Tuesday, June 28, 2011

Michelle Obama's "Let's Move" and Physical Education

Probably because I've been thinking about the cuts to Ann Arbor Public Schools' sports teams, I particularly noticed this article in Health Affairs Blog: Michelle Obama's 'Let's Move" Is Losing Its Footing. In this article, Amitai Etzioni argues that while Michelle Obama's 'Let's Move' program is predicated on both nutrition and exercise, most of the reaction to it has focused only on the diet/nutrition piece.

And here is the shocking part:
Thus, as the program evolved, the focus turned to caloric intake and not expenditure.

We were unable to find much evidence about implementing the exercise parts of the Let’s Move initiative. This is particularly relevant because of the scaling back and cancellation of physical education classes due to budget cuts. In 2006, only 3.8 percent of elementary schools, 7.9 percent of middle schools, and 2.1 percent of high schools provided the minimum level of weekly physical activity as recommended by the National Association for Sport and Physical Education (150 minutes per week for elementary-school-aged children and 225 minutes per week for middle and high school students). [NB: The 2010 report says only one state meets this benchmark.] Only eight states require that students take physical education every year from first through twelfth grade. [NB: The 2010 report says five states.]  22 states (43 percent) allow required physical education credits to be earned through online courses. Less than one-third of all children ages 6-17 engage in “vigorous activity” (physical activity for at least 20 minutes that makes the child sweat and breathe hard.  [Commentary added in brackets.]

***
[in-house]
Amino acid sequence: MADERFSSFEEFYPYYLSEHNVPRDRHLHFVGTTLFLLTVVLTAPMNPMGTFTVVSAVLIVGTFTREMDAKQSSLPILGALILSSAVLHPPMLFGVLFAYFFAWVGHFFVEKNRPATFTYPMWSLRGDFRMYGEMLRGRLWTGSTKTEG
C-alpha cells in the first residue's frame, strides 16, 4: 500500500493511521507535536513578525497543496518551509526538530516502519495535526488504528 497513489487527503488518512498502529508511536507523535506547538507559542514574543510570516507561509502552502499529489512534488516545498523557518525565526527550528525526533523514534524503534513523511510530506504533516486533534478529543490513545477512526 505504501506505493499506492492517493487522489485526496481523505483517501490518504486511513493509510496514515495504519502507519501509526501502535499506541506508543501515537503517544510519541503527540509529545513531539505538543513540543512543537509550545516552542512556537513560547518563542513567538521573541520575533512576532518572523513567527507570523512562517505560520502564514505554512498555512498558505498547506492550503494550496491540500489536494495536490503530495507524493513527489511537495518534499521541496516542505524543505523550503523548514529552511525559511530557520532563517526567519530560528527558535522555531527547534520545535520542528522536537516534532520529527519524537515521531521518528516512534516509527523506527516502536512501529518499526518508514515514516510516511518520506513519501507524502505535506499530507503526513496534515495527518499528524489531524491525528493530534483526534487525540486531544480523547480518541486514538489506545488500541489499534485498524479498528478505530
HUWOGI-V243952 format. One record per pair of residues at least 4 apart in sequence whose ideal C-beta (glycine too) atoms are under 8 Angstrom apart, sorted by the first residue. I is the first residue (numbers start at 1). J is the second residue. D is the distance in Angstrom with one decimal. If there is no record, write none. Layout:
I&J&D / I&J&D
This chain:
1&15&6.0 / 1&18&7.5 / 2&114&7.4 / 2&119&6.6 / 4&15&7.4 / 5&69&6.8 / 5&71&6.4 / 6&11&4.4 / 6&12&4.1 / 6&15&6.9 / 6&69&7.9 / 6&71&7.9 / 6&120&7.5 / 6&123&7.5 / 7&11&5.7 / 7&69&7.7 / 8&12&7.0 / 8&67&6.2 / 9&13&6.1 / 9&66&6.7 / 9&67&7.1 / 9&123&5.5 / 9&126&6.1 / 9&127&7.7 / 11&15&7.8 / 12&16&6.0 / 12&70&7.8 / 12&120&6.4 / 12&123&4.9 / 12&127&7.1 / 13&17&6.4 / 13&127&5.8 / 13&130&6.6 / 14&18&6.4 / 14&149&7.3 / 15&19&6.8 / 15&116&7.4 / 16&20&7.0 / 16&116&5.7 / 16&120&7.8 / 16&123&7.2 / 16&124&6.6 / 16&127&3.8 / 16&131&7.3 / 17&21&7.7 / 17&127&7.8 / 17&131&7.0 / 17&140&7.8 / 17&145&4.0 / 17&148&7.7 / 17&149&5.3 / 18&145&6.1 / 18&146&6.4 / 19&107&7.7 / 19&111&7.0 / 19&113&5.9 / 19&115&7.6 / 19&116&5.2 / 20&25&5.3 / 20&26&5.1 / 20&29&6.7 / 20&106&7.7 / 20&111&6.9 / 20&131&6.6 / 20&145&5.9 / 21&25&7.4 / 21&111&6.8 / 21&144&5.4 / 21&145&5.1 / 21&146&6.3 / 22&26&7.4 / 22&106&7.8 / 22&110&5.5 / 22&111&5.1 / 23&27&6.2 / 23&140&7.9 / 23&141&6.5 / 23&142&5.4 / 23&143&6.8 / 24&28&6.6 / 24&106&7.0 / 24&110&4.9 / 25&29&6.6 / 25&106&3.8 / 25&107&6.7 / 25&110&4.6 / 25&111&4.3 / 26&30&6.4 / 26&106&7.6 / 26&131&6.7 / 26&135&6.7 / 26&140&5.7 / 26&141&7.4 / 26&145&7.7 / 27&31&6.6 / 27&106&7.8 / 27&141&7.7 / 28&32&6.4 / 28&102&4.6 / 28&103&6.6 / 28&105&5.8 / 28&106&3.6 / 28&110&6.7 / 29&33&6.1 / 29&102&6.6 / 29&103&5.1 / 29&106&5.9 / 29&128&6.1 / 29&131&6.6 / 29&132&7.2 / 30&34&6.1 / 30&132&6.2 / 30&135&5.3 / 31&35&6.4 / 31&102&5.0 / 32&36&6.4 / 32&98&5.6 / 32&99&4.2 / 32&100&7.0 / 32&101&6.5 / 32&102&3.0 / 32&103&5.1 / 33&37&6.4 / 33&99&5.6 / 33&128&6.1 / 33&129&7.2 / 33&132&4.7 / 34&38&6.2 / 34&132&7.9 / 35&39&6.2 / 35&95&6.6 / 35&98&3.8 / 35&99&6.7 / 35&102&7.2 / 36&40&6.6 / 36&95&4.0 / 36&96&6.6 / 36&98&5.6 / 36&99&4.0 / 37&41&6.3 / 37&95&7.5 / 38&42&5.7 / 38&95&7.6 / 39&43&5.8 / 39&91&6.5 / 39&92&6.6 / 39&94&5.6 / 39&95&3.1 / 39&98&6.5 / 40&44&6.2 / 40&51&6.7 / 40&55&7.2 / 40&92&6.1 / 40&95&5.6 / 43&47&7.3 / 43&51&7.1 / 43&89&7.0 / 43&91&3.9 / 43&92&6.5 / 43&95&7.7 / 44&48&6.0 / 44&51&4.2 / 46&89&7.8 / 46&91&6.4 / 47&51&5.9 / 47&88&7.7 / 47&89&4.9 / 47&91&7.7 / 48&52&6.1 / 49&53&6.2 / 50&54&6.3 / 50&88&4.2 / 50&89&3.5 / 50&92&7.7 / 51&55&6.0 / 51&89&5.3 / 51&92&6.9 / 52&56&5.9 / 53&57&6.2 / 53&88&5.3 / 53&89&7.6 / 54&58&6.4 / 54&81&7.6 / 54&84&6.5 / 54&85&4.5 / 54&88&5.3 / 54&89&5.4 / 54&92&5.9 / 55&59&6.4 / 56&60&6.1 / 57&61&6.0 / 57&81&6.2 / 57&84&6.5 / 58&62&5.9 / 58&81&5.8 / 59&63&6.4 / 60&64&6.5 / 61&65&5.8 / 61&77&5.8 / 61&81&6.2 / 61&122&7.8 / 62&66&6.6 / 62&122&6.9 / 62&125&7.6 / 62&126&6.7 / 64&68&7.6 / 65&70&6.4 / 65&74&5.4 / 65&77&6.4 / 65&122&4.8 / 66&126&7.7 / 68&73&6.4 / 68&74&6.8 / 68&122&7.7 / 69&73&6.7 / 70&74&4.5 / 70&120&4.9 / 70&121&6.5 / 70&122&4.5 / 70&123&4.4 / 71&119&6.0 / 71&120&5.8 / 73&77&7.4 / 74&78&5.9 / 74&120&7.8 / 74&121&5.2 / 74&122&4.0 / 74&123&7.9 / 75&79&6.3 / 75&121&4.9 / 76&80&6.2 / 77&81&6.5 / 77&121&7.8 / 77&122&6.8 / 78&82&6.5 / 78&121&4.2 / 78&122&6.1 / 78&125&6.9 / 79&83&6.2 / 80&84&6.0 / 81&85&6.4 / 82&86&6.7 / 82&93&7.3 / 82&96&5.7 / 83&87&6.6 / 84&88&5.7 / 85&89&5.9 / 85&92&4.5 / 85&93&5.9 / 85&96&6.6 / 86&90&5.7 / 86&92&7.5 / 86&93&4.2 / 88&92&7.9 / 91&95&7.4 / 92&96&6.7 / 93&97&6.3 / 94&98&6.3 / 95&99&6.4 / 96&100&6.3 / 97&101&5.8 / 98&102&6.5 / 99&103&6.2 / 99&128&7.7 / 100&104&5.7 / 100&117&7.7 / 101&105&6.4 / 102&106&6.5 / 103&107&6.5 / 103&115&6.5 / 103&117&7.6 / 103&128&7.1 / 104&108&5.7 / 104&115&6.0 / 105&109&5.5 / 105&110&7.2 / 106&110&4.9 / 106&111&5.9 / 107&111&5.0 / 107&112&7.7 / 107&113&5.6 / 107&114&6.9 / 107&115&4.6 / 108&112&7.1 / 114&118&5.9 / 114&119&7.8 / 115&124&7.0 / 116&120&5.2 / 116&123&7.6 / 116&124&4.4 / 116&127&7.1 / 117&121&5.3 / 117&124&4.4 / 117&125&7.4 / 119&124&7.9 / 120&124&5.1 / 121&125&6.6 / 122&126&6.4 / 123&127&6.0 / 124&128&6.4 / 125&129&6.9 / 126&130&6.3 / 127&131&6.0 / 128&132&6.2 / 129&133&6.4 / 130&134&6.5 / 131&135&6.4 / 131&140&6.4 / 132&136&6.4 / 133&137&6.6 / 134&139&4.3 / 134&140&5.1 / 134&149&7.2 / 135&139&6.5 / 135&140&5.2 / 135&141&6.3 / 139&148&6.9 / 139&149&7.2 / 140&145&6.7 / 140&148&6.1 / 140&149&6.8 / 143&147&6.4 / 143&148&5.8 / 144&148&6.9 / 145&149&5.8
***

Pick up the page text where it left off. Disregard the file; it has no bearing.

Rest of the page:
As Etzioni says about 'Let's Move,' "One cannot help but wonder how and why a program that started so well is leaning so heavily in one direction, when it would do much better if it moved on both legs."

Well, I think it's pretty obvious. I had P.E. every year and every term in middle school and high school, four days a week--and I couldn't get out of any of it thanks to my afterschool sports. Right now in Michigan, students need to get 1.0 of high school credit in physical and health education (that is the equivalent of one class for two semesters), with the recommendation being to split that 50/50. Districts and schools can permit students to substitute the P.E. credit for interscholastic sports, JRROTC, and marching band or cheerleading.
Read more about Michigan's regulations here. In case you're wondering, we don't meet the benchmarks for the amount of exercise per week or for the requirement that students take physical education every year.

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